Confessions of a Newspaper Economist
How to square the group of economists in the front pages of the paper offering a series of right wing prescriptions supported by neither fact nor theory with the economist unwilling to point out a housing bubble because it doesnâ€™t fit his models?
You canâ€™t reconcile these two groups, because these are not the same economists. On the one hand, we have what we might call â€˜newspaper economistsâ€™ who seem to function primarily as big business shills and see tax cuts, interest rate cuts and spending cuts as the solution to every problem whether it be boom or bust, surplus or deficit. On the other hand, we have â€˜academic economistsâ€™ who take on the thankless and to date mostly unsuccessful (in macroeconomics, anyway) task of trying to understand economics well enough to build a theory of economics that will actually prove useful, occasionally blogging but generally leaving the public stage to the corporate, newspaper economists
As usual, Declan provides some excellent insight, but I see more of a connection between the two groups. The neoclassical theory to which most academic economists adhere supports the “free market” policies that most newspaper economists advocate.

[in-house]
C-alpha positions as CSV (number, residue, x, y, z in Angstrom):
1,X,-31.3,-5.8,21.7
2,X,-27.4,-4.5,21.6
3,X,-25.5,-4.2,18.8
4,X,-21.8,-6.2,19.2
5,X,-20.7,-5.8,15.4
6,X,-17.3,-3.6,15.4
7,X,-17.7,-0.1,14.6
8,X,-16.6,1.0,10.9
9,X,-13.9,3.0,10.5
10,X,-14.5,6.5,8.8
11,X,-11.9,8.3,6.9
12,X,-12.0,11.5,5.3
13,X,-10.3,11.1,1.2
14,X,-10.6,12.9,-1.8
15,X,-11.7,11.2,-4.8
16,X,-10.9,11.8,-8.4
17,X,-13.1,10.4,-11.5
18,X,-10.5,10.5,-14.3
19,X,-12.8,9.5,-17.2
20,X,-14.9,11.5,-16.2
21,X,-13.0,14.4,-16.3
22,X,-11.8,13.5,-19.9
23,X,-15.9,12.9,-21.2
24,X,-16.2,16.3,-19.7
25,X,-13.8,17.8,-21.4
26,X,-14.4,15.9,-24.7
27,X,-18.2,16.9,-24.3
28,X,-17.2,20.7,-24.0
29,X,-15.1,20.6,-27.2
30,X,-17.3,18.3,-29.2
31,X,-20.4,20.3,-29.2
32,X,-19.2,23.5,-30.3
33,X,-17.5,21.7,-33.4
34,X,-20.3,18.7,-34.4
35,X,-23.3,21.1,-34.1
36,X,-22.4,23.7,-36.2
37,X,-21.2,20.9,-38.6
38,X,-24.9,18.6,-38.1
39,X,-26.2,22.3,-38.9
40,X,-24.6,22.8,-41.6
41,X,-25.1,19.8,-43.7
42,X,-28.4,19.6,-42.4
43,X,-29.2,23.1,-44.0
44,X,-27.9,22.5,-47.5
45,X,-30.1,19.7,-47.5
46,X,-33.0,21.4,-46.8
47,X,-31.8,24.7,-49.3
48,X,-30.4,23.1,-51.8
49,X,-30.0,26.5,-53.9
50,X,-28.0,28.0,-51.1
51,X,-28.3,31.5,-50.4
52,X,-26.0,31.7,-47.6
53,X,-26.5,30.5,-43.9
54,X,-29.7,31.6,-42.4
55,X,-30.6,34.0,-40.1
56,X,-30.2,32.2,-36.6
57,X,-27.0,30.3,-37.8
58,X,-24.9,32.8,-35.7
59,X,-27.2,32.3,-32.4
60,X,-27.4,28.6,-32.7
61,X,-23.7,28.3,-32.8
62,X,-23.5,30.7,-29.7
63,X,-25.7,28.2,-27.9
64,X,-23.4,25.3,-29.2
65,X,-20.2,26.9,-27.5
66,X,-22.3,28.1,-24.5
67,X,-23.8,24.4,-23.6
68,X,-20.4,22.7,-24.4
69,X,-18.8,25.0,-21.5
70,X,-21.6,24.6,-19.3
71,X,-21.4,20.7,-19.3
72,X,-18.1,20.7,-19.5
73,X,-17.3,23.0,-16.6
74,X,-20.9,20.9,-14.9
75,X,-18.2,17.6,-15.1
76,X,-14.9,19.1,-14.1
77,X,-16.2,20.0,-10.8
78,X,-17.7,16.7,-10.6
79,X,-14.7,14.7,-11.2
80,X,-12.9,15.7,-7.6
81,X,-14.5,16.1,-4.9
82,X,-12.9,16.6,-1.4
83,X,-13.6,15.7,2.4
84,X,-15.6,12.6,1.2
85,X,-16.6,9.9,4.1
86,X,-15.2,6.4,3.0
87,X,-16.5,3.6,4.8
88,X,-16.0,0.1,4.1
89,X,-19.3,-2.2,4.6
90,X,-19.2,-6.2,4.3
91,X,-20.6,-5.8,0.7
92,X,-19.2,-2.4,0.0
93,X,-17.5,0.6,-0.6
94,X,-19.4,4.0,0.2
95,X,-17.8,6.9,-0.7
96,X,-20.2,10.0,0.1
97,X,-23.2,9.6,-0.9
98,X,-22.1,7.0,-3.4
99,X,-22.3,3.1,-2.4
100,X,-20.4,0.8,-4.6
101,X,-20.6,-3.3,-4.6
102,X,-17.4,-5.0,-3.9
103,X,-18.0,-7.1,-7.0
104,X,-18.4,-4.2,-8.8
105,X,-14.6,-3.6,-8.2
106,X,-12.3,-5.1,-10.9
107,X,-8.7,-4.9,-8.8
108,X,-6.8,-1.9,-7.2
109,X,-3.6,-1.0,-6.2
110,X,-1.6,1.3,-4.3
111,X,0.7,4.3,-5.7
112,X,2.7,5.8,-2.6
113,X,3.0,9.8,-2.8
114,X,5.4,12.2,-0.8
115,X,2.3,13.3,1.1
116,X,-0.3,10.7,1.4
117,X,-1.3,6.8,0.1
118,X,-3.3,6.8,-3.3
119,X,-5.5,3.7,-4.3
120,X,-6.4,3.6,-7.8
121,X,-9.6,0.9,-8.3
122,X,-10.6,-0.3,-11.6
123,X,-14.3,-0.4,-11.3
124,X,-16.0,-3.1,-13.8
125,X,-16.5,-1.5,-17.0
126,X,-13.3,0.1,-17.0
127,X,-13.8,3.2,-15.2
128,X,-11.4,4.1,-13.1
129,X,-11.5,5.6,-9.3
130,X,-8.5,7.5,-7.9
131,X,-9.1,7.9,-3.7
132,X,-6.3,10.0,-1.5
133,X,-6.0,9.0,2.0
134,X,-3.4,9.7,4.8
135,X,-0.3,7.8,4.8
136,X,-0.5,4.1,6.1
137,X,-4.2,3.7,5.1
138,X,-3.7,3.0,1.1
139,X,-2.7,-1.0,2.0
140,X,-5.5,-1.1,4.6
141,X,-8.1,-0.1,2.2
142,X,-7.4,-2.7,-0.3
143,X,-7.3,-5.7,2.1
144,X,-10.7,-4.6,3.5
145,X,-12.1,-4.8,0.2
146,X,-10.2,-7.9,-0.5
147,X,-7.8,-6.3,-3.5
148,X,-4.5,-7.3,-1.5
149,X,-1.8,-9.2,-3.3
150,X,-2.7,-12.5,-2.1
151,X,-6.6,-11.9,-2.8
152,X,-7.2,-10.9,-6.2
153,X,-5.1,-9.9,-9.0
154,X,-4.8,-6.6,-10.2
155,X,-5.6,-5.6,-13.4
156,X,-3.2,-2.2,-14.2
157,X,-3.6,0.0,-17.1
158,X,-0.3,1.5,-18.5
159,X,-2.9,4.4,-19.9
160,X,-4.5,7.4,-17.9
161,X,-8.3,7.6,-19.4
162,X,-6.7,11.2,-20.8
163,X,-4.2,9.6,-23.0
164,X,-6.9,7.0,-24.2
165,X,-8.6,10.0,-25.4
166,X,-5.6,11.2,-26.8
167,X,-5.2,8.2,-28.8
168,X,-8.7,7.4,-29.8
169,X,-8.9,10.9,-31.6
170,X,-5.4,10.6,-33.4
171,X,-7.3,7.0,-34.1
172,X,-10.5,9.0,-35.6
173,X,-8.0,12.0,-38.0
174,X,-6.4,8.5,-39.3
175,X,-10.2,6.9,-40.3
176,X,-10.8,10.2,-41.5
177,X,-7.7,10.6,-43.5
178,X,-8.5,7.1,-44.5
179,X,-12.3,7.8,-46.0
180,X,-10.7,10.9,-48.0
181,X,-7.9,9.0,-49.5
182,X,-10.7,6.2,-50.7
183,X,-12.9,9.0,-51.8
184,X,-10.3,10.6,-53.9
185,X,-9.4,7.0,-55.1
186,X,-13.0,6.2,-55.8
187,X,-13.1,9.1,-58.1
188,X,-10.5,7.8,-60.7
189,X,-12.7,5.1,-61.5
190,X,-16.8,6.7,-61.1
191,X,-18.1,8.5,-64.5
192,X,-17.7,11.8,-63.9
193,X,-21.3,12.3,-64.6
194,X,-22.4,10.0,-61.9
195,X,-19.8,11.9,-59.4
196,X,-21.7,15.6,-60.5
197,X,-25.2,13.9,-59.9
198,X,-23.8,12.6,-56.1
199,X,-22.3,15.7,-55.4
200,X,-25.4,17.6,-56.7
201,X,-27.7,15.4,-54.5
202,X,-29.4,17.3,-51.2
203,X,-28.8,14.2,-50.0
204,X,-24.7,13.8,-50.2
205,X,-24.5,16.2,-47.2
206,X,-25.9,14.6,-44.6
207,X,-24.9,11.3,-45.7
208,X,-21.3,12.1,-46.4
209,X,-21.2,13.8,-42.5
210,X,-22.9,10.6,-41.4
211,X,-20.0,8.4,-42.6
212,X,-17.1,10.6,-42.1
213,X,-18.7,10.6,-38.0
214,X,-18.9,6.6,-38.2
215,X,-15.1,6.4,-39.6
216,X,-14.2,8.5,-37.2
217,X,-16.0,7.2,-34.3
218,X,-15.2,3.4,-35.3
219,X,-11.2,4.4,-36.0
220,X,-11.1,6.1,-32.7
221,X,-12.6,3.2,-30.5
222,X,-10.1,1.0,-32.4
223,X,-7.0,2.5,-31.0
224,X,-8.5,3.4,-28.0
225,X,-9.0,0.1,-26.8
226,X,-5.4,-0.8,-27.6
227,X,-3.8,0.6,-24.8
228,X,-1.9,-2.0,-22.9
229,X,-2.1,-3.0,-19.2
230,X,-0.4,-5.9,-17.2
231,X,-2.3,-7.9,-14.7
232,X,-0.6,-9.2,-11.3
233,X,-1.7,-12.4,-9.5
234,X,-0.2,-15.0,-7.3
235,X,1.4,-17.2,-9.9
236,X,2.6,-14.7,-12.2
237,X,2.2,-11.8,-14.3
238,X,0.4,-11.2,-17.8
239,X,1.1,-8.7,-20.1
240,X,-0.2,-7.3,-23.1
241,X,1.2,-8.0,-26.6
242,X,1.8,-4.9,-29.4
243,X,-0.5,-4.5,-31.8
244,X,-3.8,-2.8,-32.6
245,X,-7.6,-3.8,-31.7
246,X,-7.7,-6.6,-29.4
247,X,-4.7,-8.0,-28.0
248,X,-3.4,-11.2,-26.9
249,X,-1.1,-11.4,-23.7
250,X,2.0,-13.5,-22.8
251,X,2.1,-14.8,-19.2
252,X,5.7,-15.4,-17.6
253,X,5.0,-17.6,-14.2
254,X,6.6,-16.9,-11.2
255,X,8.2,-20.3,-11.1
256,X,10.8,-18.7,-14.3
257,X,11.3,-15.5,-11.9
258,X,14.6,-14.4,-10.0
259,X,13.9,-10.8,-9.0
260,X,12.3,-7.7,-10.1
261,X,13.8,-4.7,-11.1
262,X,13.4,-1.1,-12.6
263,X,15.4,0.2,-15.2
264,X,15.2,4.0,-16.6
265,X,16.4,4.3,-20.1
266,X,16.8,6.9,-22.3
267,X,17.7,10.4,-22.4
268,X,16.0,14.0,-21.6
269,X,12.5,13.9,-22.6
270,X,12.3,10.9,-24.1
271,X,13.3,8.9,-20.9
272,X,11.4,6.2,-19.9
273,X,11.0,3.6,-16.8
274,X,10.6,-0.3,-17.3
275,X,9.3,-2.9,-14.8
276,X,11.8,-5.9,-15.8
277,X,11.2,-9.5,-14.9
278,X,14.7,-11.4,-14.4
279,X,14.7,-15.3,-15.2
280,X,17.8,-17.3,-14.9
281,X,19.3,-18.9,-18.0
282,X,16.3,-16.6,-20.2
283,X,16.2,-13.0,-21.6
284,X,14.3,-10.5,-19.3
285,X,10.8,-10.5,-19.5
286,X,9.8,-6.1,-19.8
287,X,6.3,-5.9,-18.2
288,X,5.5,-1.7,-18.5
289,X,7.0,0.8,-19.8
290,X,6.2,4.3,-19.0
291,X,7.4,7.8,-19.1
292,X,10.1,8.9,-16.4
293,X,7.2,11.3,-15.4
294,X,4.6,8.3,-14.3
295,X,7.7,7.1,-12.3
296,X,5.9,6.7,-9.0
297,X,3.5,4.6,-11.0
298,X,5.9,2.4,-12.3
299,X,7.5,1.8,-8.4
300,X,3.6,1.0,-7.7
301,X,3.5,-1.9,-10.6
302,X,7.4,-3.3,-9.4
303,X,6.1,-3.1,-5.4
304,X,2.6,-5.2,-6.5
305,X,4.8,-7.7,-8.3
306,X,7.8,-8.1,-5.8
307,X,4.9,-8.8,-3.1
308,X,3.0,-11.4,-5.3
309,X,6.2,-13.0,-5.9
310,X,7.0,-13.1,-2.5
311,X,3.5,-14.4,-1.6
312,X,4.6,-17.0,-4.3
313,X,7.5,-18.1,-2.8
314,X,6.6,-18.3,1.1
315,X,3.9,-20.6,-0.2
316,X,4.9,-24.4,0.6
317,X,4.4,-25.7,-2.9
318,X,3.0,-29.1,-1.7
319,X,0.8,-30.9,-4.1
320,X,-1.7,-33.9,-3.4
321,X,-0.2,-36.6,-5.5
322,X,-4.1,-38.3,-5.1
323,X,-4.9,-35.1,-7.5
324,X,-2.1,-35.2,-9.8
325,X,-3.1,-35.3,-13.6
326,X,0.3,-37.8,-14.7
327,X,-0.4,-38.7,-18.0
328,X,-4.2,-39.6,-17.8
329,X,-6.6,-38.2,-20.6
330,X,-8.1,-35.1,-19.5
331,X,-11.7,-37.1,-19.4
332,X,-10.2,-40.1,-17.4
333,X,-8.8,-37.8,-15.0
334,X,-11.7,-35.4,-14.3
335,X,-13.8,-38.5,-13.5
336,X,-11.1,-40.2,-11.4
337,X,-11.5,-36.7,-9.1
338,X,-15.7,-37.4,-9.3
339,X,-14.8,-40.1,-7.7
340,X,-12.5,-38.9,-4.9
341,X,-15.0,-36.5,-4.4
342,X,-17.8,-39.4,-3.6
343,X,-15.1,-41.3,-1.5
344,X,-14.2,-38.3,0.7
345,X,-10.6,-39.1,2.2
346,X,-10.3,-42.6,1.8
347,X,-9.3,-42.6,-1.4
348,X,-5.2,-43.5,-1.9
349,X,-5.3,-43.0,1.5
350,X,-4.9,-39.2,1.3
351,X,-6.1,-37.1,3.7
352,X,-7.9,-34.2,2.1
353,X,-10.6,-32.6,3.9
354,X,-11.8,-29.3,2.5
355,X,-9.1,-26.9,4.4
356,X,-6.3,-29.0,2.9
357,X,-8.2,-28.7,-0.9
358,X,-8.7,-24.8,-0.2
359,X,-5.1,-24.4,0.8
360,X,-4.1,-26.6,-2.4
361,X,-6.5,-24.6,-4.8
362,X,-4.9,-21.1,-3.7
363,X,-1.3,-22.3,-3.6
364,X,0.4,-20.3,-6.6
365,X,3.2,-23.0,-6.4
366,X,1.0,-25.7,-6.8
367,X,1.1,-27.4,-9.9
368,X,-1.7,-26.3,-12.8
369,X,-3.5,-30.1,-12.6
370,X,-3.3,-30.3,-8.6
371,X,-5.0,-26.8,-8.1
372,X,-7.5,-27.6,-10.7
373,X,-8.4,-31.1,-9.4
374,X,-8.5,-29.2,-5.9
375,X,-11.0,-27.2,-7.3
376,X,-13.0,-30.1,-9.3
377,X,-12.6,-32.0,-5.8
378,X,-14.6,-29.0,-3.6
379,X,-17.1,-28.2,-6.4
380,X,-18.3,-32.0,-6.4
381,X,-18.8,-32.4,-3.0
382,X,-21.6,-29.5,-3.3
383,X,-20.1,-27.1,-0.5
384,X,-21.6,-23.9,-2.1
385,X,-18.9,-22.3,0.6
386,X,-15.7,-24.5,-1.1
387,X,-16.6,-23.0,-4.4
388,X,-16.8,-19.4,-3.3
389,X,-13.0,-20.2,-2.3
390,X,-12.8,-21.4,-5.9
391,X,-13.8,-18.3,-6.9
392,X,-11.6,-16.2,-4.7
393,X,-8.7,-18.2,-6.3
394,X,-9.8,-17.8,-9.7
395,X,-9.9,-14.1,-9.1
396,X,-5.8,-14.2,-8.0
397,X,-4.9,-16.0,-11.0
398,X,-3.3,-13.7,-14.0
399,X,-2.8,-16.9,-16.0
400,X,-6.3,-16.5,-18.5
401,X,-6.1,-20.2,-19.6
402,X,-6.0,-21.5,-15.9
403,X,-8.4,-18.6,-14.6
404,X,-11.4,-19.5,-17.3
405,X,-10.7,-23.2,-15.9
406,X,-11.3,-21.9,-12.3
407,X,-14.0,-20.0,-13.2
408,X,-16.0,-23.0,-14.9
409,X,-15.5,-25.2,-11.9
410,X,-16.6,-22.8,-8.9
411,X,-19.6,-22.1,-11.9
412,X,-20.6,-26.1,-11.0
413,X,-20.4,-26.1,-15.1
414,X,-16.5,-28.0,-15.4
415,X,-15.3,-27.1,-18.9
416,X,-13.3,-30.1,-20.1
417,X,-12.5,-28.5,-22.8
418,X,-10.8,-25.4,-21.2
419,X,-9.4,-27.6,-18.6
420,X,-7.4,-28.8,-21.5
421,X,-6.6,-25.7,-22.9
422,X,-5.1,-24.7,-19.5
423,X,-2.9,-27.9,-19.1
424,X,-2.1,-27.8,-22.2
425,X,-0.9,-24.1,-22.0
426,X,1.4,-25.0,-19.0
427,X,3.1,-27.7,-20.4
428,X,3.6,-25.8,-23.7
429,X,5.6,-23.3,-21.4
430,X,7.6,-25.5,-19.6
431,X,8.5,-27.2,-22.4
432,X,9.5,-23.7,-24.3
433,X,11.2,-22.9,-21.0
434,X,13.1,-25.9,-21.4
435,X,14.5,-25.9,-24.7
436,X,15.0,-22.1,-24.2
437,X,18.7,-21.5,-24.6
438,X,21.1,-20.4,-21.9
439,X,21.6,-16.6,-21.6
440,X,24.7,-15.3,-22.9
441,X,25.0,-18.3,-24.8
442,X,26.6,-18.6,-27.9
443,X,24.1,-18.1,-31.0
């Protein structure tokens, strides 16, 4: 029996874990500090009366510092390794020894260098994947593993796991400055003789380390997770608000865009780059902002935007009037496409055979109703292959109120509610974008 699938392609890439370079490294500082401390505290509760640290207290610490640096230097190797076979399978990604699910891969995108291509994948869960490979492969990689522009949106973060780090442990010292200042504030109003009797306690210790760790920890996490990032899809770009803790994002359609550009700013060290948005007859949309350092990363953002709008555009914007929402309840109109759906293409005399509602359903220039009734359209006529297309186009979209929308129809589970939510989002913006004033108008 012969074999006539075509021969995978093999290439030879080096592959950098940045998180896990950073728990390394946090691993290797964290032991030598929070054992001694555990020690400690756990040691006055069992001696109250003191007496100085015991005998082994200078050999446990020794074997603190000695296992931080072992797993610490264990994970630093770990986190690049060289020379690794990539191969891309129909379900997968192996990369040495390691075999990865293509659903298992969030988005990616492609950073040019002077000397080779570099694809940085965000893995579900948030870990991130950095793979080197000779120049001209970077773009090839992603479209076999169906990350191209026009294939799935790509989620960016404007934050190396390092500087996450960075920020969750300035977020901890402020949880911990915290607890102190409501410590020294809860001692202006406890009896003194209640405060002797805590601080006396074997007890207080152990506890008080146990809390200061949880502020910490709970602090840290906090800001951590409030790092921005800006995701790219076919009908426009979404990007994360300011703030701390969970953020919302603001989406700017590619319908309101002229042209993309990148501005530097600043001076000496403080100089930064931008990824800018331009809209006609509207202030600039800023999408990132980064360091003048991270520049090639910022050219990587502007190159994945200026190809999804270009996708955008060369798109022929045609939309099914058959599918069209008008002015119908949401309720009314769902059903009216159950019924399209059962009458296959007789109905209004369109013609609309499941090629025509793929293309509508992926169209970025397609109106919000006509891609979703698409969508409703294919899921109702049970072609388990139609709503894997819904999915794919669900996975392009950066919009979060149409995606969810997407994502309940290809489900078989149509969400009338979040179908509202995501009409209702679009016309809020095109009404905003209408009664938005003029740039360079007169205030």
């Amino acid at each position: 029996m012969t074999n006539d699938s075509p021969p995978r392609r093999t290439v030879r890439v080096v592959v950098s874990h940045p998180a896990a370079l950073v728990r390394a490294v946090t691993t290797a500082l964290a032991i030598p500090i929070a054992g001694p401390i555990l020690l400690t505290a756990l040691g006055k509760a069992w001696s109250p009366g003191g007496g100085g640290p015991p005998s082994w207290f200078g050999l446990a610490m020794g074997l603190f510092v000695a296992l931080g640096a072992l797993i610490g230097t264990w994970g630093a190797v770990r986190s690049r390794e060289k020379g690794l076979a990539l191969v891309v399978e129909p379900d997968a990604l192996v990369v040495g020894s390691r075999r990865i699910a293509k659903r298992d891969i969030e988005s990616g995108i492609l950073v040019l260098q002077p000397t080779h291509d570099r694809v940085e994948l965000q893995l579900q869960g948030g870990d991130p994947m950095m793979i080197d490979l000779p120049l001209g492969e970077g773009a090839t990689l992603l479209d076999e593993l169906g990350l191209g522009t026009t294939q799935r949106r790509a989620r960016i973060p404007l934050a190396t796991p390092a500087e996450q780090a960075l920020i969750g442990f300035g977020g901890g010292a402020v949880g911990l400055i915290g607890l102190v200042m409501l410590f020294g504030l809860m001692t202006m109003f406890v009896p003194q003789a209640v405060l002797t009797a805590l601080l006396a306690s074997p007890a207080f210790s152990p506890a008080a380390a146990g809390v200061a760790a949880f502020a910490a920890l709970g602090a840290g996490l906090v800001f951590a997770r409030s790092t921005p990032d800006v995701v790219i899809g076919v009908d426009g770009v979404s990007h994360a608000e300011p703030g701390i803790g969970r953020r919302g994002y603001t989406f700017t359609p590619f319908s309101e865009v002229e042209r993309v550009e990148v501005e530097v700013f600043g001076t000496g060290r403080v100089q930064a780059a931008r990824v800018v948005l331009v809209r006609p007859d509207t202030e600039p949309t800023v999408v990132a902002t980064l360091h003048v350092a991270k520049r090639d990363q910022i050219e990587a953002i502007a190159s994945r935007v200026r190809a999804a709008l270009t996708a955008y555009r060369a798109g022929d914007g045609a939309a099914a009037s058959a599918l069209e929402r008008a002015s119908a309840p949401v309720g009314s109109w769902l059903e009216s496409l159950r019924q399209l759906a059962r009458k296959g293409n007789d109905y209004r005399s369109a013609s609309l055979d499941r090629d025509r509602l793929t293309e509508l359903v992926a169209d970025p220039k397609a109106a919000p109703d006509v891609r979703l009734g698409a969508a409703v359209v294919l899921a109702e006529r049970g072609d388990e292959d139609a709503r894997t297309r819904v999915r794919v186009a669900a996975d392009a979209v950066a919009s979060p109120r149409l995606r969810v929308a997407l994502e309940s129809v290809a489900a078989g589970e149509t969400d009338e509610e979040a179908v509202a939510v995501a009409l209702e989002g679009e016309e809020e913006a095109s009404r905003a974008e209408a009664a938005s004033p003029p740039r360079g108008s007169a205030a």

Having the newspaper economists put forward the right-wing policies, often in the teeth of empirical evidence, allows the academic economists to maintain a guise of neutrality. But academics who perpetuated theories that underpinned (or at least justified) deregulation, tax cuts, etc. should bear some blame for the consequences of those policies.
Another trend, which may reflect diffidence, is many academic economists steering clear of the big policy questions in favour of smaller topics more conducive to a certain type of empirical analysis. These academics have embraced mathematical precision instead of trying “to build a theory of economics that will actually prove useful.” But the result is indeed to leave the public policy debate to newspaper economists.
Progressives must fight a two-front war: articulating economic theories that underpin a different policy agenda while also engaging with “the corporate, newspaper economists” in the public domain. In this vein, the Progressive Economics Forum brings together academic economists from outside the neoclassical orthodoxy and newspaper economists from the left.
Incidentally, as a non-diffident newspaper economist, I raised questions about Canadian real estate prices a year ago (although that post could be faulted for not raising the same questions about stock prices.)